To fabricate the self‐hardening calcium phosphate composite scaffolds with controlled internal pore architectures using rapid prototyping (RP) techniques and investigate their in vitro bone tissue engineering responses.
The three‐dimensionally interconnected pores in scaffolds can facilitate sufficient supply of blood, oxygen and nutrients for the ingrowth of bone cells, tissue regeneration, and vascularization. It is essential for bone tissue engineering to provide an accurate control over the scaffolds material, porosity, and internal pore architectures. Negative image of scaffold was designed and epoxy resin molds were fabricated on sterolithography apparatus. Calcium phosphate cement slurry was cast in these molds. After self‐hardening, the molds were removed by pyrolysis and the resulting scaffolds were obtained.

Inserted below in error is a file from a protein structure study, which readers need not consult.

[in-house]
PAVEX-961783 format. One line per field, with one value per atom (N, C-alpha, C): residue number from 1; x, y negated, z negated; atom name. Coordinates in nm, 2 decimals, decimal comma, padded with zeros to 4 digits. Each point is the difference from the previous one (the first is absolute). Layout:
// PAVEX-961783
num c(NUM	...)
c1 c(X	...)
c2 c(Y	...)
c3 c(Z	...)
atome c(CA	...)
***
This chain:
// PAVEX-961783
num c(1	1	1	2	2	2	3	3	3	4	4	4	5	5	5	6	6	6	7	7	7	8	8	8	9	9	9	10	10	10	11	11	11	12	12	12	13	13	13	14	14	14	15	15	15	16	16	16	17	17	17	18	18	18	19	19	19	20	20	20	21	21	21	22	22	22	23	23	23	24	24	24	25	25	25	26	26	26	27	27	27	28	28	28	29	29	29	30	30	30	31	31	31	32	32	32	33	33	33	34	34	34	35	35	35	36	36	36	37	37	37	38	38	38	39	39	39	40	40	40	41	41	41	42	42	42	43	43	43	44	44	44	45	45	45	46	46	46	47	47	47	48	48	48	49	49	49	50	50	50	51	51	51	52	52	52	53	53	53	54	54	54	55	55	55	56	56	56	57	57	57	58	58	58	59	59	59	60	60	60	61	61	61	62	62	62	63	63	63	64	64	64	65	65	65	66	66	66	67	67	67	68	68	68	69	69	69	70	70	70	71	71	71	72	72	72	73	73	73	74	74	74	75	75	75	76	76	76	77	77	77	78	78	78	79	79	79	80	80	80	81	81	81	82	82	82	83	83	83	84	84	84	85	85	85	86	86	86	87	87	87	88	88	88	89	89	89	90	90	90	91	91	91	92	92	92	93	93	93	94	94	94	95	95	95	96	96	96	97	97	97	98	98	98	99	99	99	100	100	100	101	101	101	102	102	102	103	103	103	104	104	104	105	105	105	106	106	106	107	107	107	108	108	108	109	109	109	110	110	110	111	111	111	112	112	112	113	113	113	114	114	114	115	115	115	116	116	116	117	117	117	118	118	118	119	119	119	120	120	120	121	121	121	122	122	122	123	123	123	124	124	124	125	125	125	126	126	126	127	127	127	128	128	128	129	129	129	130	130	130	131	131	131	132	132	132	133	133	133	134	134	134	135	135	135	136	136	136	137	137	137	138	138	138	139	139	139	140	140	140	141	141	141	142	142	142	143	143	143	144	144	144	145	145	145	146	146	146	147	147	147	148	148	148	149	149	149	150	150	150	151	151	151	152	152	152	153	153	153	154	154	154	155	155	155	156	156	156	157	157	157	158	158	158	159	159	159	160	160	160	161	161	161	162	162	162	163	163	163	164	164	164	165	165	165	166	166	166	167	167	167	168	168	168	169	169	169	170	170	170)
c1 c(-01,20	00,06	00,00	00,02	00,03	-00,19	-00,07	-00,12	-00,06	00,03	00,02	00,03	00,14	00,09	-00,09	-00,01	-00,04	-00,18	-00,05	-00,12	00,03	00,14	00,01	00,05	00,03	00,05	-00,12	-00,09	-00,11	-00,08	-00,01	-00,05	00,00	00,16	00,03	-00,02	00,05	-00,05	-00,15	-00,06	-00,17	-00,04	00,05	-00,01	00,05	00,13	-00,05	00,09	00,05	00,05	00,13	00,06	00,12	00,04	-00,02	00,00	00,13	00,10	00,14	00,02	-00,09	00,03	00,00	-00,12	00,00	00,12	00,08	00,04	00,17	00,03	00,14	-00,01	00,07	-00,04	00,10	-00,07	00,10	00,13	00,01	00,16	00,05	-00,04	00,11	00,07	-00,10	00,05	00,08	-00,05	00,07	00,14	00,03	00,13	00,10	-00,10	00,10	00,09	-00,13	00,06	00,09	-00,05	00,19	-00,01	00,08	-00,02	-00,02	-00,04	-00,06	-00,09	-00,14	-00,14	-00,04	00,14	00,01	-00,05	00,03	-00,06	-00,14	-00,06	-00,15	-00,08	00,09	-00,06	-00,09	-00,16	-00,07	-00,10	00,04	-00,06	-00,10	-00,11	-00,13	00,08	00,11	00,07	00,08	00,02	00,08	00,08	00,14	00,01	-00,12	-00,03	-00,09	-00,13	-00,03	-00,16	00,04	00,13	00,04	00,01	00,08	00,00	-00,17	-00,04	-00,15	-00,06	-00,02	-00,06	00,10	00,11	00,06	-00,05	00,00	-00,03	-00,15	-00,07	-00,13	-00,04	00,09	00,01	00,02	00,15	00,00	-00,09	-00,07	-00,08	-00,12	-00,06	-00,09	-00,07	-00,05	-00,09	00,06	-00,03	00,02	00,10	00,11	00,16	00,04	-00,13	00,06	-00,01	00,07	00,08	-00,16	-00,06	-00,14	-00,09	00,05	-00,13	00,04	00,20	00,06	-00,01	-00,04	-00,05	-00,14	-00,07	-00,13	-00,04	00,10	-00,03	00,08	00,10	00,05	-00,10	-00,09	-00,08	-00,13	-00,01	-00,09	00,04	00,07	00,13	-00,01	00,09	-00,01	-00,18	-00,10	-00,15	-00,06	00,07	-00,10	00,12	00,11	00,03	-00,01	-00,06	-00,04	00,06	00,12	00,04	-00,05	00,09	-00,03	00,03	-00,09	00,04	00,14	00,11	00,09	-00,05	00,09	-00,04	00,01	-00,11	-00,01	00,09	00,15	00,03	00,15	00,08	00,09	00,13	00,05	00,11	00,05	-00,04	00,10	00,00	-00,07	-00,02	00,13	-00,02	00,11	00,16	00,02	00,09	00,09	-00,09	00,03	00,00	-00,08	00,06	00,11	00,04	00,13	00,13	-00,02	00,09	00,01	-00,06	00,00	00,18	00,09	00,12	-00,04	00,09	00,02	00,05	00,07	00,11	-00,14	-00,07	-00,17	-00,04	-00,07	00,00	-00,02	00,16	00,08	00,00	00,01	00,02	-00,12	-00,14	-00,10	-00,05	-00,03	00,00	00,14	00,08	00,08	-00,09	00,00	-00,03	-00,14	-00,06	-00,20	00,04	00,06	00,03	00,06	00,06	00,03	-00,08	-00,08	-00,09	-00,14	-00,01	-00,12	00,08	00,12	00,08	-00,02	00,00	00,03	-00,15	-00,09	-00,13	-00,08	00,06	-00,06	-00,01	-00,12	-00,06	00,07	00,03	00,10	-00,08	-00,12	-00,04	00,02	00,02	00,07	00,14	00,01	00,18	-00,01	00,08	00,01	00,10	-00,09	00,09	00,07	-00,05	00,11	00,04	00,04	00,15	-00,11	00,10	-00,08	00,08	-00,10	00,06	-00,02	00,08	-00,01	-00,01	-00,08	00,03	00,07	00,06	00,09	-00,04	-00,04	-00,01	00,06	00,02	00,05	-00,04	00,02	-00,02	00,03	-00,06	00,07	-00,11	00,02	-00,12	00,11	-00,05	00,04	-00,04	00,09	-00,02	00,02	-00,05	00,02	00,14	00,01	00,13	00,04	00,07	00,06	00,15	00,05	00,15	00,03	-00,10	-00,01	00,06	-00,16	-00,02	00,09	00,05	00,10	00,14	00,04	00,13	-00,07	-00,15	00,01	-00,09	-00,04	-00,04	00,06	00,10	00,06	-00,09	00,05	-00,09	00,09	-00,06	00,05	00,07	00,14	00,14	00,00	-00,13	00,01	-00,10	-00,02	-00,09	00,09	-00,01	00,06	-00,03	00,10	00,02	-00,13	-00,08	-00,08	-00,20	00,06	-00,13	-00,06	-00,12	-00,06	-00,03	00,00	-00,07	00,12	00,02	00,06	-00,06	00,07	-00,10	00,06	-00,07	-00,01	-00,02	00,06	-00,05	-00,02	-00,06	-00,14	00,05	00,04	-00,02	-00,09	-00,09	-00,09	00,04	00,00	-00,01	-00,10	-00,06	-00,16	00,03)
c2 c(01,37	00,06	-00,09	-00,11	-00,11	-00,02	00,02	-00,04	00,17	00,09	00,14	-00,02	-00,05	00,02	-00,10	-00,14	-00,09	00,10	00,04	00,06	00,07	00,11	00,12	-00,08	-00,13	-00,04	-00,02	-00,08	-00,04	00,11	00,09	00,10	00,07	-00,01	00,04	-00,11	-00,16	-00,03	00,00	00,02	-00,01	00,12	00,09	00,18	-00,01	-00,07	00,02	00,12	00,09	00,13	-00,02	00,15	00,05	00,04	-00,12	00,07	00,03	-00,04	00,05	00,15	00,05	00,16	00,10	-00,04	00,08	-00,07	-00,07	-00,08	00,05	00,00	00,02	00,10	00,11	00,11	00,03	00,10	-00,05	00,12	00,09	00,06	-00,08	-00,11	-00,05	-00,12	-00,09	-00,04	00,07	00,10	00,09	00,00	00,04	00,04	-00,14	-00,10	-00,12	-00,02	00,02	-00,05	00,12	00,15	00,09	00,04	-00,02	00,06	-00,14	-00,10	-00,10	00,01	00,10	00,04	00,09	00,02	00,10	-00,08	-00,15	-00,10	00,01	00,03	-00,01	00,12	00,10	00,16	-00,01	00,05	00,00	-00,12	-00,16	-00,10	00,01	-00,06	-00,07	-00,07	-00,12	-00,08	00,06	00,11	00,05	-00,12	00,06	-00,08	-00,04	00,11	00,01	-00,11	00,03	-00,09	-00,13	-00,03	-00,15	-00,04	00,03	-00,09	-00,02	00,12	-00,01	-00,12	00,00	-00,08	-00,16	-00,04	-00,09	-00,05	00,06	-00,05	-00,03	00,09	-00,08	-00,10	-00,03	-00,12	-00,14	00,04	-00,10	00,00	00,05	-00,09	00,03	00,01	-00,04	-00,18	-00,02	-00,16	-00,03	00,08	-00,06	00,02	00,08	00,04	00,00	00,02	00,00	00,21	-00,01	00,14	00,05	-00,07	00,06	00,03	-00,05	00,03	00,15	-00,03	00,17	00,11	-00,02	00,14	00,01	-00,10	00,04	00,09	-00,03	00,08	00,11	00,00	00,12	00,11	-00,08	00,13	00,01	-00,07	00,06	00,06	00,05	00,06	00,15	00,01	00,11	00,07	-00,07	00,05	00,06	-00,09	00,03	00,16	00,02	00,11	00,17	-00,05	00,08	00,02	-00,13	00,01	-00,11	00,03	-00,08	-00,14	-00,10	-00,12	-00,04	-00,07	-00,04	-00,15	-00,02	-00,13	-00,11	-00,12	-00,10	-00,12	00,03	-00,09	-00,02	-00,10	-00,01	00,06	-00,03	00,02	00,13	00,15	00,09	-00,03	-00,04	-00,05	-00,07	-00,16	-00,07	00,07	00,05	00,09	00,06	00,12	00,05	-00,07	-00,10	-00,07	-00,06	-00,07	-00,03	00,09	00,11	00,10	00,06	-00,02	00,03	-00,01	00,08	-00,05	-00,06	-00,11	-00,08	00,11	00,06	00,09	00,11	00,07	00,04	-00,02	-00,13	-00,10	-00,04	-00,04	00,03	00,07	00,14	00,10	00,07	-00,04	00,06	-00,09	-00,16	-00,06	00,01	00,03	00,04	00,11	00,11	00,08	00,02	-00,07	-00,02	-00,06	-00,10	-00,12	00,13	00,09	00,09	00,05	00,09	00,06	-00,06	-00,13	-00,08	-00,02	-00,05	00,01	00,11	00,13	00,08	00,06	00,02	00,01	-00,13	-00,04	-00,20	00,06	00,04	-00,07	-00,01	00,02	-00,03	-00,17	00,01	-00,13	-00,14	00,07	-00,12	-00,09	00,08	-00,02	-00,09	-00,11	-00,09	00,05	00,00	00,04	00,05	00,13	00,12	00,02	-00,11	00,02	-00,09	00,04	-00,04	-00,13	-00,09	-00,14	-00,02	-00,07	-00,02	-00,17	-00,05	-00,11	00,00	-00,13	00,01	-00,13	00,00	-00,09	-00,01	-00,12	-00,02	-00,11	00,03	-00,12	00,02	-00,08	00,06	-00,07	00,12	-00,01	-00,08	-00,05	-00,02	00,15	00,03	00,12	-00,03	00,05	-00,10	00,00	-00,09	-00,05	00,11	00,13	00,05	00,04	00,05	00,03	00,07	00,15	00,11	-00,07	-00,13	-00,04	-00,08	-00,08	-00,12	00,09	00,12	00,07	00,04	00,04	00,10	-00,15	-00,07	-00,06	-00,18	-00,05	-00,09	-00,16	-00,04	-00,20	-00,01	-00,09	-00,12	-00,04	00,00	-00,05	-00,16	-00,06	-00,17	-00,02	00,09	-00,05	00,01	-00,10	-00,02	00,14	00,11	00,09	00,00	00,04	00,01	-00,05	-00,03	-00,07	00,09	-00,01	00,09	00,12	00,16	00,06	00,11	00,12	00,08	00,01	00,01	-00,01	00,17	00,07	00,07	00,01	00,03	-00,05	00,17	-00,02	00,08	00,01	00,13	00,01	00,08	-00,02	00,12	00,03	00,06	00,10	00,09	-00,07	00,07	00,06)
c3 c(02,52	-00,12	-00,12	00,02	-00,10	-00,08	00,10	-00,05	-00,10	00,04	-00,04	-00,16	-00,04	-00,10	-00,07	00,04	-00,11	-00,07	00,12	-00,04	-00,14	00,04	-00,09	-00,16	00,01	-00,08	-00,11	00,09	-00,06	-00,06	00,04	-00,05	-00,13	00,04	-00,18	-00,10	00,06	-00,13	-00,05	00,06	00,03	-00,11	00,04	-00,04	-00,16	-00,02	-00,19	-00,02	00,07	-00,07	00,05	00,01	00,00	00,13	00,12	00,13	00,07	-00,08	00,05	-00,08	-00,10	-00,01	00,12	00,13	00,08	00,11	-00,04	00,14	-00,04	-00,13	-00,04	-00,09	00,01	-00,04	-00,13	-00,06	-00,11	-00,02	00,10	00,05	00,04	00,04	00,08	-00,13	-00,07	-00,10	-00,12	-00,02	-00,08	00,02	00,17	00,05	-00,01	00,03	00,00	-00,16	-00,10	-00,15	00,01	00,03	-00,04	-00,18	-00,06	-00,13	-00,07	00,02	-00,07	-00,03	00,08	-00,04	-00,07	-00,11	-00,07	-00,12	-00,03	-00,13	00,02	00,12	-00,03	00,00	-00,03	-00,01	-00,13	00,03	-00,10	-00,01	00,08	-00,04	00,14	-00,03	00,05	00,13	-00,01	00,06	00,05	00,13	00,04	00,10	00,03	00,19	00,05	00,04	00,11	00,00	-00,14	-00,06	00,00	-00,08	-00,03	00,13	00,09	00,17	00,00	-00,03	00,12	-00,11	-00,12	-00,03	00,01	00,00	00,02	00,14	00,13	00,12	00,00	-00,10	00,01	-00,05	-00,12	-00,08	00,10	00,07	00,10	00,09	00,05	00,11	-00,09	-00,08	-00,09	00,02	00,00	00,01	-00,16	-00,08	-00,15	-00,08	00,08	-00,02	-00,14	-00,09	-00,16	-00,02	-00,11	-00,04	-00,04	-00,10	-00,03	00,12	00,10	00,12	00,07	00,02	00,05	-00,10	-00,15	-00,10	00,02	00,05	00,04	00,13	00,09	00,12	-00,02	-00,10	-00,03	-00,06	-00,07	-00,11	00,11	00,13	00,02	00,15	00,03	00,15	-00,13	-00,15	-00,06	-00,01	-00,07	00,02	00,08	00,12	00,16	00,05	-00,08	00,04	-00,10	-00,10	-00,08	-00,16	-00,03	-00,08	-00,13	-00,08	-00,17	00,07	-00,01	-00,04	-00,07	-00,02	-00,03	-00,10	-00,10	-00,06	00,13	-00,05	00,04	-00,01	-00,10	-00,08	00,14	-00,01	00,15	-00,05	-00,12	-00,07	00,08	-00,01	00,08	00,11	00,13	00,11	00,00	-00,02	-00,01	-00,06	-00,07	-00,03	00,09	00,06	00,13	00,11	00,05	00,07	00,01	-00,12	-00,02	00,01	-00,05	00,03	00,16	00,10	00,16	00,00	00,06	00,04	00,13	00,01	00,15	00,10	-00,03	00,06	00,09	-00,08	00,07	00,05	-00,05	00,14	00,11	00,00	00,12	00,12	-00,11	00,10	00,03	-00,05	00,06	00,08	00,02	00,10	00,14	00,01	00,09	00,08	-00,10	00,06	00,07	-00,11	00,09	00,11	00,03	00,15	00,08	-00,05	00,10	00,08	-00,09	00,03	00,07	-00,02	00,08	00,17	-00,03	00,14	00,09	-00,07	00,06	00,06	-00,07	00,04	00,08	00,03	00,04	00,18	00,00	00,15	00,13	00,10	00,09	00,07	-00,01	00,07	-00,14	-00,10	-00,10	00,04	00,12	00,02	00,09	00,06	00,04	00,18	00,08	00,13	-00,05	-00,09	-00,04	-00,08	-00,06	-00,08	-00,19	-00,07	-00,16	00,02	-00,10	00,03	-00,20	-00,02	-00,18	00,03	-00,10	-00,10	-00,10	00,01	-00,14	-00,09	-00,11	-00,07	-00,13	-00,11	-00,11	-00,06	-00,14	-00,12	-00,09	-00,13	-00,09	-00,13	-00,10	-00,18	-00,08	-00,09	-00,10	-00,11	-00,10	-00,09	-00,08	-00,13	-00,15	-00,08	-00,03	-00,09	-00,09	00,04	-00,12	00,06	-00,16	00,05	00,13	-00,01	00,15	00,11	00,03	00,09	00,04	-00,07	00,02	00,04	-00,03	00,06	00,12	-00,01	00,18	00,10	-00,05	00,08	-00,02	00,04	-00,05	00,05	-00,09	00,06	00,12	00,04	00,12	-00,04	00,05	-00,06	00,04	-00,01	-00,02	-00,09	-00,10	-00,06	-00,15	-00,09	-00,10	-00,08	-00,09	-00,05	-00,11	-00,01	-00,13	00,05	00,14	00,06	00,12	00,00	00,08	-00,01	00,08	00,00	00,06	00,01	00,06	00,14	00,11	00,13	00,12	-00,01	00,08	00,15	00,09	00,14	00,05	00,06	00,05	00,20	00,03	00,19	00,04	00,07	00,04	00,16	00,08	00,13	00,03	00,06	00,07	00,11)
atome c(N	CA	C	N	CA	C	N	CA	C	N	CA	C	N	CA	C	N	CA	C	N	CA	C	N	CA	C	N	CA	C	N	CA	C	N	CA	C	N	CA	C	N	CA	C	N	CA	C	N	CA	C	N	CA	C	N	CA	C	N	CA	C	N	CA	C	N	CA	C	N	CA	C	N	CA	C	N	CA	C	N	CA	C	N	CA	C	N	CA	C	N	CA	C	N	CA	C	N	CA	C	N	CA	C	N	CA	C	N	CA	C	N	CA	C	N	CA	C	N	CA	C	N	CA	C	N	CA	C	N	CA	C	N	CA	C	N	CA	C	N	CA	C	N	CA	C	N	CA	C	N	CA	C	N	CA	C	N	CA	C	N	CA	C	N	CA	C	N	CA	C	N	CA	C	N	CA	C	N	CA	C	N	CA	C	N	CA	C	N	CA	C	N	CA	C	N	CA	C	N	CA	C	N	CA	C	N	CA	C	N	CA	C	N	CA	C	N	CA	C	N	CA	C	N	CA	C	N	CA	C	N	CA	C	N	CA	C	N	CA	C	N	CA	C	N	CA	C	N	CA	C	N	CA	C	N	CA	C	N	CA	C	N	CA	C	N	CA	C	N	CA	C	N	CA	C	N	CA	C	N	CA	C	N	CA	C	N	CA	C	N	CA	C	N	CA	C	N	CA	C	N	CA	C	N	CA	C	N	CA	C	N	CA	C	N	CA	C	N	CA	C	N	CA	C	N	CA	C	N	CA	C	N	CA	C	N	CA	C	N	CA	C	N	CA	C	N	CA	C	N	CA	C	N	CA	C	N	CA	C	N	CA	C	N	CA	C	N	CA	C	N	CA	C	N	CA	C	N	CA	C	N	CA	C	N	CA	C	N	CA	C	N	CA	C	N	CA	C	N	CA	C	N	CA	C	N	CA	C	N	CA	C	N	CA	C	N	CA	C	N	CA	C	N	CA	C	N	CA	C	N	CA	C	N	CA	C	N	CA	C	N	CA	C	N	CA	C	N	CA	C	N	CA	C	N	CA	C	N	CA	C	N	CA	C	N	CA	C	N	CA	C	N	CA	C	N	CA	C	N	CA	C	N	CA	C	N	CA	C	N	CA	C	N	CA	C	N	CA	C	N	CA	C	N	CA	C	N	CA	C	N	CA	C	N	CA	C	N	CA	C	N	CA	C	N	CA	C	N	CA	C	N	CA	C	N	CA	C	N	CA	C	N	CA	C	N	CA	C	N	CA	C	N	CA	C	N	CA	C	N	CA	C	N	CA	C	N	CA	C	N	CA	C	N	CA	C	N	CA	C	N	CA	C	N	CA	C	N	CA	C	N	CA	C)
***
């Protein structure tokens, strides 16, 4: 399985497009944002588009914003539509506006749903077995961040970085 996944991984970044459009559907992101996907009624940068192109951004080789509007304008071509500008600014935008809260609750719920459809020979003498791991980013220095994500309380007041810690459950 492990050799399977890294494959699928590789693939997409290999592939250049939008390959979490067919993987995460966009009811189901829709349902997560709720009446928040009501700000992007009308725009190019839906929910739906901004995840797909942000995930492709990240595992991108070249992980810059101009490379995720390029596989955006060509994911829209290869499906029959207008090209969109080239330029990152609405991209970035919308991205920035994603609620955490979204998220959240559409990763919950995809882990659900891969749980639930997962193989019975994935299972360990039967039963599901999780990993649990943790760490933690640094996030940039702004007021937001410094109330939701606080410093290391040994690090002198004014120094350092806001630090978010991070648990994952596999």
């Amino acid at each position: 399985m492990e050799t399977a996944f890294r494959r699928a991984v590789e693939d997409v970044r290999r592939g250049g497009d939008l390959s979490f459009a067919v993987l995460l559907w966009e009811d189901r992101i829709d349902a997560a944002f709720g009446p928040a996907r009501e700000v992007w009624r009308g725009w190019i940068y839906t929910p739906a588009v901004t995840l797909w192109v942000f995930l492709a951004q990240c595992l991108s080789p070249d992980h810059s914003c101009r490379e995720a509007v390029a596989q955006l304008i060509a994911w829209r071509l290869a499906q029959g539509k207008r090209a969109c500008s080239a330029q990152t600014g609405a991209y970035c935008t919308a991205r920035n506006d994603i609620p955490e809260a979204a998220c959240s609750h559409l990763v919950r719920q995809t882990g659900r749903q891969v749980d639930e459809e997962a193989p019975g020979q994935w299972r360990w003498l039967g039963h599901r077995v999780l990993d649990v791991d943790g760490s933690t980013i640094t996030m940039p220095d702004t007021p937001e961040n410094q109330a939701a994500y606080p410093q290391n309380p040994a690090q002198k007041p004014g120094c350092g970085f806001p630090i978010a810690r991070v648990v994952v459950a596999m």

Eight scaffolds with 54.45 percent porosity were tested on an Instron machine. The average compressive strength measured was 5.8±0.8 Mpa. Cytotoxicity and cell proliferation studies were conducted with rabbit osteoblast. Results showed that these scaffolds were non‐toxic and displayed excellent cell growth during the 2 weeks of in vitro culture.
The resulting scaffolds inherited errors and defects from the molds, such as cracks and dimensional changes.
The present method enhances the versatility of scaffold fabrication by RP. It is capable of reproducibly fabricating scaffolds from a variety of biomaterials.
Li, X., Li, D., Lu, B., Tang, Y., Wang, L. and Wang, Z. (2005), "Design and fabrication of CAP scaffolds by indirect solid free form fabrication", Rapid Prototyping Journal, Vol. 11 No. 5, pp. 312-318. https://doi.org/10.1108/13552540510623639Download as .RIS
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